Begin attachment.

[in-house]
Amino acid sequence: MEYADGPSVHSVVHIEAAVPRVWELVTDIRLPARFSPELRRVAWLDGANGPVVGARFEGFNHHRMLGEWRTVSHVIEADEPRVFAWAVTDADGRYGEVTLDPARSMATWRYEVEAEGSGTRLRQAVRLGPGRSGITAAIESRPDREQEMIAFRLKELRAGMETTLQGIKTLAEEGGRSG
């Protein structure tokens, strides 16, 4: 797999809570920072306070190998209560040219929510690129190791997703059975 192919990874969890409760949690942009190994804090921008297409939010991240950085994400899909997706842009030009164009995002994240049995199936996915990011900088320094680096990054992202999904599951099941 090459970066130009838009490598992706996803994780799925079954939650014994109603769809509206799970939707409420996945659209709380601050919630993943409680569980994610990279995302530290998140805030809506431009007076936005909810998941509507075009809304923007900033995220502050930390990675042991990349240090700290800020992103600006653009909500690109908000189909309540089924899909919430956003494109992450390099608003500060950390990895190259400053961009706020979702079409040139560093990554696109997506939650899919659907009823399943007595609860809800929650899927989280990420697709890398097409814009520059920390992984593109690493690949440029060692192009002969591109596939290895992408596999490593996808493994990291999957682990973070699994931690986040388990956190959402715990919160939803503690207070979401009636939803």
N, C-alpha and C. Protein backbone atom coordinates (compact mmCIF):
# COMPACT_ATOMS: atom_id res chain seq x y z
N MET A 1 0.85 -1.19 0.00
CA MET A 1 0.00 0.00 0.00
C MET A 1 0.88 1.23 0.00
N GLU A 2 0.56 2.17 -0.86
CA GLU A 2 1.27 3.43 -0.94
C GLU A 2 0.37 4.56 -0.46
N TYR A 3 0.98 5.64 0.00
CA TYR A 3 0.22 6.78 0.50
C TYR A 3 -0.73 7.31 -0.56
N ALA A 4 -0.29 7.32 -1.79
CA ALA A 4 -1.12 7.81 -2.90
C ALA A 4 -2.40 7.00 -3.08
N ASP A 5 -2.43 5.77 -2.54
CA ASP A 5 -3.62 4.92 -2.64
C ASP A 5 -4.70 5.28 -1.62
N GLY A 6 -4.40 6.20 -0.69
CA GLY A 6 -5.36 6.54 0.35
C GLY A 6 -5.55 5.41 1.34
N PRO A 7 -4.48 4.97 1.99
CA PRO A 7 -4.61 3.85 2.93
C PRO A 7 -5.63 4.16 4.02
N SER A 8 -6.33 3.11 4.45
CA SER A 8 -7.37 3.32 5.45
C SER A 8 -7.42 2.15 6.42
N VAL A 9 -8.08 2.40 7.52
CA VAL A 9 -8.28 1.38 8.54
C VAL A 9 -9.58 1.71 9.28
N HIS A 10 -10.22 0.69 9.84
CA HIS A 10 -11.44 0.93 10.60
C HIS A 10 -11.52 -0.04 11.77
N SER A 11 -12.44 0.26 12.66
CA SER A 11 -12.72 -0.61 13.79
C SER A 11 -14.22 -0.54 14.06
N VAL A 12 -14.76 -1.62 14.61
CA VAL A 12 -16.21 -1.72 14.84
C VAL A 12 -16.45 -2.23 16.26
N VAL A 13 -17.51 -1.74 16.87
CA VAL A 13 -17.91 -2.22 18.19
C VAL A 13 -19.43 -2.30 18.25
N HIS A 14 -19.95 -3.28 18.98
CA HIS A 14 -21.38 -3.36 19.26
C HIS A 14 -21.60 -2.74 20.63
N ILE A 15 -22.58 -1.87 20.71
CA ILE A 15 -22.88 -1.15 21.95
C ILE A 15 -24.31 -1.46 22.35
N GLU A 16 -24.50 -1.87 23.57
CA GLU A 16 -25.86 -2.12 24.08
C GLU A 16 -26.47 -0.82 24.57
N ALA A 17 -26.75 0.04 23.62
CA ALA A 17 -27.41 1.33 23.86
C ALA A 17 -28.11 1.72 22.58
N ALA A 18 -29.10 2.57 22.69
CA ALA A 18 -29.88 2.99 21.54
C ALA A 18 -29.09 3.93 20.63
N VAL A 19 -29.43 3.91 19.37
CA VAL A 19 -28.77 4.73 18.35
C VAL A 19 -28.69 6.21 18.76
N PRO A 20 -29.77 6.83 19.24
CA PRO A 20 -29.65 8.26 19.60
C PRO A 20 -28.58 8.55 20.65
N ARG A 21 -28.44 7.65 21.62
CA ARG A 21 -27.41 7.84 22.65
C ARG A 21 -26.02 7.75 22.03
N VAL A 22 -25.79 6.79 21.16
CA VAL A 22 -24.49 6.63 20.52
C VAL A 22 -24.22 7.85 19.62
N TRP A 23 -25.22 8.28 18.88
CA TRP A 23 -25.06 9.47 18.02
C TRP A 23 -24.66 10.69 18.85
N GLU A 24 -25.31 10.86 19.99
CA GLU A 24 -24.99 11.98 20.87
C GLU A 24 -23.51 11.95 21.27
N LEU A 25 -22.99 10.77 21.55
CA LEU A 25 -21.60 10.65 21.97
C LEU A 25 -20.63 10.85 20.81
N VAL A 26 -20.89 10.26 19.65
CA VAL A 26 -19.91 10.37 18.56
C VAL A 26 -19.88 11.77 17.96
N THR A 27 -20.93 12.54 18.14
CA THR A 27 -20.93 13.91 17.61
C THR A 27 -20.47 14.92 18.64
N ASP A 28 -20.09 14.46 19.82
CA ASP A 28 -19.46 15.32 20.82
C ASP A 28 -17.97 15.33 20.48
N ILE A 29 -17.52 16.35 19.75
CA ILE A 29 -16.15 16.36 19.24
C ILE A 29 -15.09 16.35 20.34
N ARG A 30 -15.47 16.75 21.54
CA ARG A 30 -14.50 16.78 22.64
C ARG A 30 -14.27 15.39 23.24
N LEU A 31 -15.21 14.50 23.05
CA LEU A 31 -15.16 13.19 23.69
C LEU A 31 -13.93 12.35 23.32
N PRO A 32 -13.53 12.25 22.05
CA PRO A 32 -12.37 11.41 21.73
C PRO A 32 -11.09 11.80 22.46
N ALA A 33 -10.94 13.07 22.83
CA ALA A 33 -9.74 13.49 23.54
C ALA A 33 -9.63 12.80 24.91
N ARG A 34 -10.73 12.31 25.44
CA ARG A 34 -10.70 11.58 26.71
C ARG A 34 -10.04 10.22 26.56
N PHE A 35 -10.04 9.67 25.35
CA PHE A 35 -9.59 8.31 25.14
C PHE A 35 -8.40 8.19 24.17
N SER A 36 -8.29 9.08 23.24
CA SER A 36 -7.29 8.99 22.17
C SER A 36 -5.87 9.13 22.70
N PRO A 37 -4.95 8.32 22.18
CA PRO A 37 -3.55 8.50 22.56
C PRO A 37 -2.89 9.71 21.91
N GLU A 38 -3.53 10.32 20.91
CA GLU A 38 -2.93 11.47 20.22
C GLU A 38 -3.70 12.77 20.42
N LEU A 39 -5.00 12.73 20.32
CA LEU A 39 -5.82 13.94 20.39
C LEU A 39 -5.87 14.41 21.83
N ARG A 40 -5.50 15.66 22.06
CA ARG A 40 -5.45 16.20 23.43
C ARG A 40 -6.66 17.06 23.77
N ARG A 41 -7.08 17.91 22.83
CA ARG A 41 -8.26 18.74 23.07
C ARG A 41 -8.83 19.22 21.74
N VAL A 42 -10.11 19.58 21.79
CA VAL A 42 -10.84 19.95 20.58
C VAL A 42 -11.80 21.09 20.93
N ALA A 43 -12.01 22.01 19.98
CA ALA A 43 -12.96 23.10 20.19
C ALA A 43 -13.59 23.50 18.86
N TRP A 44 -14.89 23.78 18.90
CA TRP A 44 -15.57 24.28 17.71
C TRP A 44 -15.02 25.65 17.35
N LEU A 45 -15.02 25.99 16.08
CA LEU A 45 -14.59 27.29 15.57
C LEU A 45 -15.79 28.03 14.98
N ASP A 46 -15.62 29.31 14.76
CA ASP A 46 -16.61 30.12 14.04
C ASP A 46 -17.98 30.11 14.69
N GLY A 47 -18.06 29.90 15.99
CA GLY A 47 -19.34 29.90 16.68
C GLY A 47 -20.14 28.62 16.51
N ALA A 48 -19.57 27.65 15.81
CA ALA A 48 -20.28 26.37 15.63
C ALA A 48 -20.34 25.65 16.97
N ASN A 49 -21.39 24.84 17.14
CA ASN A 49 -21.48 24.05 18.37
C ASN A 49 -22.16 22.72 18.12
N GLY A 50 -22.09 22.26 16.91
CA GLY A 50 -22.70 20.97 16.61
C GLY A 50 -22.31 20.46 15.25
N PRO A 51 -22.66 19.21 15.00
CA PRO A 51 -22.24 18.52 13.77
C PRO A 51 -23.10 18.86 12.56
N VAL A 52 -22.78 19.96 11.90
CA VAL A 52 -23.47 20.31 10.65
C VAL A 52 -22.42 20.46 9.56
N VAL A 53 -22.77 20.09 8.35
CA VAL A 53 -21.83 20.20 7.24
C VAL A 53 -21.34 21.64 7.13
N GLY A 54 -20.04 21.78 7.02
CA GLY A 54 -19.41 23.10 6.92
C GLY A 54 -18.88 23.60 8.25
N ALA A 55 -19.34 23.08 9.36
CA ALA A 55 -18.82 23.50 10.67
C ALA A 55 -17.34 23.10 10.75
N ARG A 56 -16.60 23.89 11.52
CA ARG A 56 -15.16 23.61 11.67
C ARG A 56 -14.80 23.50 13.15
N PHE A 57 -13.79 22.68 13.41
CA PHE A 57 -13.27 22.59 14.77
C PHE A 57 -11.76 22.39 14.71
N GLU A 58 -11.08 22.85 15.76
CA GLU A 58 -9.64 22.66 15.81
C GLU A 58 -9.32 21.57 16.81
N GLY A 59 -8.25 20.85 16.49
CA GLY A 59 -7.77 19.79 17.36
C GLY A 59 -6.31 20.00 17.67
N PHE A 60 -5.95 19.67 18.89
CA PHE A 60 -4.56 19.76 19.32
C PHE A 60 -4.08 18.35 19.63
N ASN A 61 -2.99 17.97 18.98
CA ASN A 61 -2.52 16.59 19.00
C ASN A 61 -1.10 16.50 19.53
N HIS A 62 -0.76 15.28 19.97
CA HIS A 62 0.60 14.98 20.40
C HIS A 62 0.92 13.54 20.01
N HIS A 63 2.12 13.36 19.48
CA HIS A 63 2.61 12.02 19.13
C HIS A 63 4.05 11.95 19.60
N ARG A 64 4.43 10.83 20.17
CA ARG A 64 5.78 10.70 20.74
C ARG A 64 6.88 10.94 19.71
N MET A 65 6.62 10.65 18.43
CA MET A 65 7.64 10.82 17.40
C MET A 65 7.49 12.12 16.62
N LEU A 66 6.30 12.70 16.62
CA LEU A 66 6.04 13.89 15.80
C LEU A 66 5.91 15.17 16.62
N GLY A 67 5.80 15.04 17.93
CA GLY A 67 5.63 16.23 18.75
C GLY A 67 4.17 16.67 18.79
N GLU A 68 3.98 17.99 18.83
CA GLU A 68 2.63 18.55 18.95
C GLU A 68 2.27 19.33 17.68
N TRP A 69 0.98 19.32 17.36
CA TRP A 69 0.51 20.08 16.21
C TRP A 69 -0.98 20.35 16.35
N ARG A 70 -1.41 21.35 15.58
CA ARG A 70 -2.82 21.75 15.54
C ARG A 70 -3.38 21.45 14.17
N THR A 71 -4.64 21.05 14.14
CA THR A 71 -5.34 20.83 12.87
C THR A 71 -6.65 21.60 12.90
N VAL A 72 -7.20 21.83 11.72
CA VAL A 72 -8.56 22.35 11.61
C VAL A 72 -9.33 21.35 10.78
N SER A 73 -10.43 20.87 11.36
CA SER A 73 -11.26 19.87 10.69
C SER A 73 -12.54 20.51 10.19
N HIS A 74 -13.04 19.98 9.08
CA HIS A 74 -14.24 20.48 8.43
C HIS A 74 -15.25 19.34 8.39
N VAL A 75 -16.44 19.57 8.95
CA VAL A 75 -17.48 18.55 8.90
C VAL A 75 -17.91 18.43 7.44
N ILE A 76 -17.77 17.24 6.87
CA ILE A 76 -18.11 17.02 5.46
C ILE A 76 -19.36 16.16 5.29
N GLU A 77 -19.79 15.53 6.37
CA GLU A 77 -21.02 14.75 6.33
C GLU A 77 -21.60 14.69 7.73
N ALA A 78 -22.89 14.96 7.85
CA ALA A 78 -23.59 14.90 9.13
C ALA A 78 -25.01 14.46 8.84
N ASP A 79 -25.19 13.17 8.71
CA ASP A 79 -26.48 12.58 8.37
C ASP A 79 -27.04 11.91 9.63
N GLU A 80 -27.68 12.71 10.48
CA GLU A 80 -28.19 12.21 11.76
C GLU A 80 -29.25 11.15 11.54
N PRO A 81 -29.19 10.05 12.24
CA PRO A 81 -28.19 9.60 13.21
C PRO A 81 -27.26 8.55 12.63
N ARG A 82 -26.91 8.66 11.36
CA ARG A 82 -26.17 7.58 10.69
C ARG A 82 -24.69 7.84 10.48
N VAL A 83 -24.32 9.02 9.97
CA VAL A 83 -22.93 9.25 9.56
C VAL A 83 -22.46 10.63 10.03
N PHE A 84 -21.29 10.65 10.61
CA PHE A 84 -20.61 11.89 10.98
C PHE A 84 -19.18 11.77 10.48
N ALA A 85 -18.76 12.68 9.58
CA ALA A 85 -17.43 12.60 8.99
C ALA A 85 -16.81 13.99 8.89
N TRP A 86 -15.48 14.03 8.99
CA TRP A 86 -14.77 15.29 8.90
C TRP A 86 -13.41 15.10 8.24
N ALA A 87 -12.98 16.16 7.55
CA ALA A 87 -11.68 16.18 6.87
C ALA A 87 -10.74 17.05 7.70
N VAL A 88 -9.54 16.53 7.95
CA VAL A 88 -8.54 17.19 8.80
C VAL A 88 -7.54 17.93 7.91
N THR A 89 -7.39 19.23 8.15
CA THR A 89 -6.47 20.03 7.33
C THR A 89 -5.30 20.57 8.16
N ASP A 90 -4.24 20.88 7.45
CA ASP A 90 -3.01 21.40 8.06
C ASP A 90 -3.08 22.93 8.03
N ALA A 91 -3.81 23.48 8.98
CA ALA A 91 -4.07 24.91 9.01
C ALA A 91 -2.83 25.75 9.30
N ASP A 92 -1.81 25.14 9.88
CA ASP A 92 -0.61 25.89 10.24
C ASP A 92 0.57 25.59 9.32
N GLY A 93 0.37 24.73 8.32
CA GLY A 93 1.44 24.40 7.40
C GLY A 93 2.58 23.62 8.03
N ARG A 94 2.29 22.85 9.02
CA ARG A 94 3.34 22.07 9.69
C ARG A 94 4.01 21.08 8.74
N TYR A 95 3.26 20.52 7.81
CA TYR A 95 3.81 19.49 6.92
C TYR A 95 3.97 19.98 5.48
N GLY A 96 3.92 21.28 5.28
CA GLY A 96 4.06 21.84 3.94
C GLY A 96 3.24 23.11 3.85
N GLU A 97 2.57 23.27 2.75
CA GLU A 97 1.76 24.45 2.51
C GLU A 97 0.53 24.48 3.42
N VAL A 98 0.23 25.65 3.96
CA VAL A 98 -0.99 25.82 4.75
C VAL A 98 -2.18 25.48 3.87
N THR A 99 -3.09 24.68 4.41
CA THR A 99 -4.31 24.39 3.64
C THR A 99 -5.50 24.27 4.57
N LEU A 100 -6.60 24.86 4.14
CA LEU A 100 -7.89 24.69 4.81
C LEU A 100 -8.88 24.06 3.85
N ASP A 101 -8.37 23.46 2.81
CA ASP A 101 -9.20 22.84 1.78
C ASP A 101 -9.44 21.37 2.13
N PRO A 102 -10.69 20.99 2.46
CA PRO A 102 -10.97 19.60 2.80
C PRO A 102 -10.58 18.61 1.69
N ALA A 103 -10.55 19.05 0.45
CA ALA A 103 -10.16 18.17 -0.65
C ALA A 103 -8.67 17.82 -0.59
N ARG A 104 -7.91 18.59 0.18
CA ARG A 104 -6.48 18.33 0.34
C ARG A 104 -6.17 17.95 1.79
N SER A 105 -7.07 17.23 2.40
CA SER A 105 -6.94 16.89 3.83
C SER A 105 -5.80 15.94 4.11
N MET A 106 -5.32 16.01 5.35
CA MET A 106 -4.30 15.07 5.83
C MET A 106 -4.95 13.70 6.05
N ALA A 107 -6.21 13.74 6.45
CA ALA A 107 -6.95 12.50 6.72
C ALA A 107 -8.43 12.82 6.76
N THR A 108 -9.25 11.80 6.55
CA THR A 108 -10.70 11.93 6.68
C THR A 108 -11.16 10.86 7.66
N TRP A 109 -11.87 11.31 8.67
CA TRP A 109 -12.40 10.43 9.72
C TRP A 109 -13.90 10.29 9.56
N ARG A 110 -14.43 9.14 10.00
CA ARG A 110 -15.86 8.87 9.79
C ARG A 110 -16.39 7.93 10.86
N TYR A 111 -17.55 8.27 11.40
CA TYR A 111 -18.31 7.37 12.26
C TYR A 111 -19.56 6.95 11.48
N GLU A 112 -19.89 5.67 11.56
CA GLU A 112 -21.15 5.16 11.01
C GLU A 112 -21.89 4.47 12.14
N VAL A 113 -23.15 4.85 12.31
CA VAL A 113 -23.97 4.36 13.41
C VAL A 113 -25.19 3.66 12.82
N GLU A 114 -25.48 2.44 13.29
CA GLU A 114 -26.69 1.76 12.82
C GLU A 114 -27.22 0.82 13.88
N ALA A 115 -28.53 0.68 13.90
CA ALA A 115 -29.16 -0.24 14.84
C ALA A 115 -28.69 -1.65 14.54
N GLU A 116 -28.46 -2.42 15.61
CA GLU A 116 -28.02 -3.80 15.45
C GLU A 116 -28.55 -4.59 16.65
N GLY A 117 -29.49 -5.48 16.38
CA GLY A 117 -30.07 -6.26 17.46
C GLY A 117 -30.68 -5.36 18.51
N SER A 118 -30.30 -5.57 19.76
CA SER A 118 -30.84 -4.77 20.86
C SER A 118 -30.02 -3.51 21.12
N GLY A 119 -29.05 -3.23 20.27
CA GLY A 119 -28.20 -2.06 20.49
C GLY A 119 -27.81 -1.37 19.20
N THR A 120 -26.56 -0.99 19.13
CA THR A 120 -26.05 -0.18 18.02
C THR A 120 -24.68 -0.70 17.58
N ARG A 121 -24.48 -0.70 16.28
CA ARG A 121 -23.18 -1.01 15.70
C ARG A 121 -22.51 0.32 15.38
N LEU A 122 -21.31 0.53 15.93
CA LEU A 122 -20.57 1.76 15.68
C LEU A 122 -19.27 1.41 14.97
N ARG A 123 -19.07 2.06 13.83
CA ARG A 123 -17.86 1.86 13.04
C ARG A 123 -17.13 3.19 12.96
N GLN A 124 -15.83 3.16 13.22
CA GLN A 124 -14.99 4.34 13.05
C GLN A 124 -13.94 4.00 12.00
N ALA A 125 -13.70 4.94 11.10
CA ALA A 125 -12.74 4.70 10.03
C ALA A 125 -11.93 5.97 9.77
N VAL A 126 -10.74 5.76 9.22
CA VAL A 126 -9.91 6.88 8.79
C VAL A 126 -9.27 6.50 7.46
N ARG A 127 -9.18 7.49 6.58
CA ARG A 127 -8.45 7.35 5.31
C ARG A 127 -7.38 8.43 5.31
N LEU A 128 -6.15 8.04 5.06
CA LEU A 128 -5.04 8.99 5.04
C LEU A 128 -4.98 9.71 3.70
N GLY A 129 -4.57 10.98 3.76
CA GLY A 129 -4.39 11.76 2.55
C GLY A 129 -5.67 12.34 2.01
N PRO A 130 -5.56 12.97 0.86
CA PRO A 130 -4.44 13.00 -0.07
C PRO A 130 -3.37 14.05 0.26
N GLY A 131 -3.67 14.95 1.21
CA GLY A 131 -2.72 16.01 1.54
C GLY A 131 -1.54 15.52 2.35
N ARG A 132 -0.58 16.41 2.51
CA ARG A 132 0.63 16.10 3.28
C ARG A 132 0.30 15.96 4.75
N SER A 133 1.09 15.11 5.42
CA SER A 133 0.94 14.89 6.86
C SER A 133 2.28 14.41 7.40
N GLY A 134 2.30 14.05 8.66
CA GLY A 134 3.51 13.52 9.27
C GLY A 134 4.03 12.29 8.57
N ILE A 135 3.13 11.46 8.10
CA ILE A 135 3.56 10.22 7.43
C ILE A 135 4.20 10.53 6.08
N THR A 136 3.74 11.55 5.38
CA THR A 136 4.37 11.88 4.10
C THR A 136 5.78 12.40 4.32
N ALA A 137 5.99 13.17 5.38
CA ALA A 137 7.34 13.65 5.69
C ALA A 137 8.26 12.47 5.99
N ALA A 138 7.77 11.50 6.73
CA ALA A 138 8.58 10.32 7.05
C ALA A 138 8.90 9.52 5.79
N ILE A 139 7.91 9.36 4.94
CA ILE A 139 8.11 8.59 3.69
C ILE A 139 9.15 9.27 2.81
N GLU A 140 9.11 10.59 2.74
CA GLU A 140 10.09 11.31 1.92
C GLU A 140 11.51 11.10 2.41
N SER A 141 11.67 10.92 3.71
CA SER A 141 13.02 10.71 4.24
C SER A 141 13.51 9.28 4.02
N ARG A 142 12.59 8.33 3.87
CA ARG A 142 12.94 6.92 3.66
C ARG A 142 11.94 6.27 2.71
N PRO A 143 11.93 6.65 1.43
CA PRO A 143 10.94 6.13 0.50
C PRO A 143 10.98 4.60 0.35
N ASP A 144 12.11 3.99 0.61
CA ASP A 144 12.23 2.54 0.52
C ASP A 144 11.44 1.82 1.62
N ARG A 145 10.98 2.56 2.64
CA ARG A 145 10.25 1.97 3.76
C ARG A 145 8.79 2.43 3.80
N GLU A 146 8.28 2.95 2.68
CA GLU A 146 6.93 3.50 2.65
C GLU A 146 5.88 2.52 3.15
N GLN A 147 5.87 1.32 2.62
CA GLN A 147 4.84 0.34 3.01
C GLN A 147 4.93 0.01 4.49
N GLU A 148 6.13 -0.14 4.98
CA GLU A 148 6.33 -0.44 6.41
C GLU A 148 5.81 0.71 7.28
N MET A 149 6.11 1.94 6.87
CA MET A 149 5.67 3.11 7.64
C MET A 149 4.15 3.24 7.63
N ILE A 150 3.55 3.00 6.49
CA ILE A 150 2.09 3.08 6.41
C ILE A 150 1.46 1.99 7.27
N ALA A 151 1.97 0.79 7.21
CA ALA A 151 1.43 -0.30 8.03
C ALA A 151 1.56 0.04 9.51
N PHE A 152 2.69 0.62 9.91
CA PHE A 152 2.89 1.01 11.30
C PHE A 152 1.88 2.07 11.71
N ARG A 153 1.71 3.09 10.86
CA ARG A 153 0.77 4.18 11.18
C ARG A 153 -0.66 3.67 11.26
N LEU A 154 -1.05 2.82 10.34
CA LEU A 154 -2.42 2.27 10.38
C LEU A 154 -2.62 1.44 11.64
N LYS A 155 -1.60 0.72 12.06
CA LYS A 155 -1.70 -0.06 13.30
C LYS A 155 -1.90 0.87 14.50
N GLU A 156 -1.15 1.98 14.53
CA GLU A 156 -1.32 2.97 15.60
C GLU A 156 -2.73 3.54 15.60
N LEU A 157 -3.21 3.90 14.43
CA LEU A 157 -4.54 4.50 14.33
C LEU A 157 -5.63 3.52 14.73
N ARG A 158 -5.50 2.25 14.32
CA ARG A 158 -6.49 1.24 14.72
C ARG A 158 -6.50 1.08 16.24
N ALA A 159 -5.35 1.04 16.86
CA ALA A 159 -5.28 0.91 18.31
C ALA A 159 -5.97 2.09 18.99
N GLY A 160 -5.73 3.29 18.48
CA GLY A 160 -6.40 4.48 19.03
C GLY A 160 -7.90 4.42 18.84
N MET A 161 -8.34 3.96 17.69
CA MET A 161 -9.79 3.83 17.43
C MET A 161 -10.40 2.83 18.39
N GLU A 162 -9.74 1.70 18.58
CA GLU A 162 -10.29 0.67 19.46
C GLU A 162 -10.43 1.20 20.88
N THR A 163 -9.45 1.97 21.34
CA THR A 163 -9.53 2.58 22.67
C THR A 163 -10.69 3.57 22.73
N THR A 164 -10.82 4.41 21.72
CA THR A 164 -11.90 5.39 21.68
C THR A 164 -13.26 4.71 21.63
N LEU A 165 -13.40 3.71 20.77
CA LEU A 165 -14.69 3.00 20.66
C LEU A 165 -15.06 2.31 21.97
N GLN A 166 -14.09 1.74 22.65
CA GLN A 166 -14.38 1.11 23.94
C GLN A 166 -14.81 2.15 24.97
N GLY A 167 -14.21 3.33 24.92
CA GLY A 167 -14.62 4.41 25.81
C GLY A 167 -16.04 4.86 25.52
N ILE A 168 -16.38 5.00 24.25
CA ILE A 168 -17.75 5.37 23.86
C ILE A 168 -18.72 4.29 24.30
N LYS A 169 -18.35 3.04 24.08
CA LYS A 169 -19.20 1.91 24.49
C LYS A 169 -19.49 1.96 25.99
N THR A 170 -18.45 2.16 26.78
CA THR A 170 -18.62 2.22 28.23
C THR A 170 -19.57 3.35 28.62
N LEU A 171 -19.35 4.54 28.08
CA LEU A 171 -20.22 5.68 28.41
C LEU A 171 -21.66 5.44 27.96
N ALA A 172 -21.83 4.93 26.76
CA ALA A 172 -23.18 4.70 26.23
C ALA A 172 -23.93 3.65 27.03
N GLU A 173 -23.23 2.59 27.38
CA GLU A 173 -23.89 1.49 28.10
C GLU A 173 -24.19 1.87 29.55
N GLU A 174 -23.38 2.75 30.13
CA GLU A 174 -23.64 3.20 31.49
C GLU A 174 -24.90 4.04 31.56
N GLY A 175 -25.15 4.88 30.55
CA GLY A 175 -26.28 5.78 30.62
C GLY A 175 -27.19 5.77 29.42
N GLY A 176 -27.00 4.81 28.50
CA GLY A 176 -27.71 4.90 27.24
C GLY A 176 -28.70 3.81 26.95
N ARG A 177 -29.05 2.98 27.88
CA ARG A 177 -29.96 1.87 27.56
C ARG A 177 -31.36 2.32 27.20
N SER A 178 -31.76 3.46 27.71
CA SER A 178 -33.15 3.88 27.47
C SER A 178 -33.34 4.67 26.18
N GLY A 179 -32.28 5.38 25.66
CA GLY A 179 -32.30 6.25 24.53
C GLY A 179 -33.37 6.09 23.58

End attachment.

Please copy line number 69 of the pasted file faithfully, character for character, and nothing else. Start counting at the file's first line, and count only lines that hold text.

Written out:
N VAL A 22 -25.79 6.79 21.16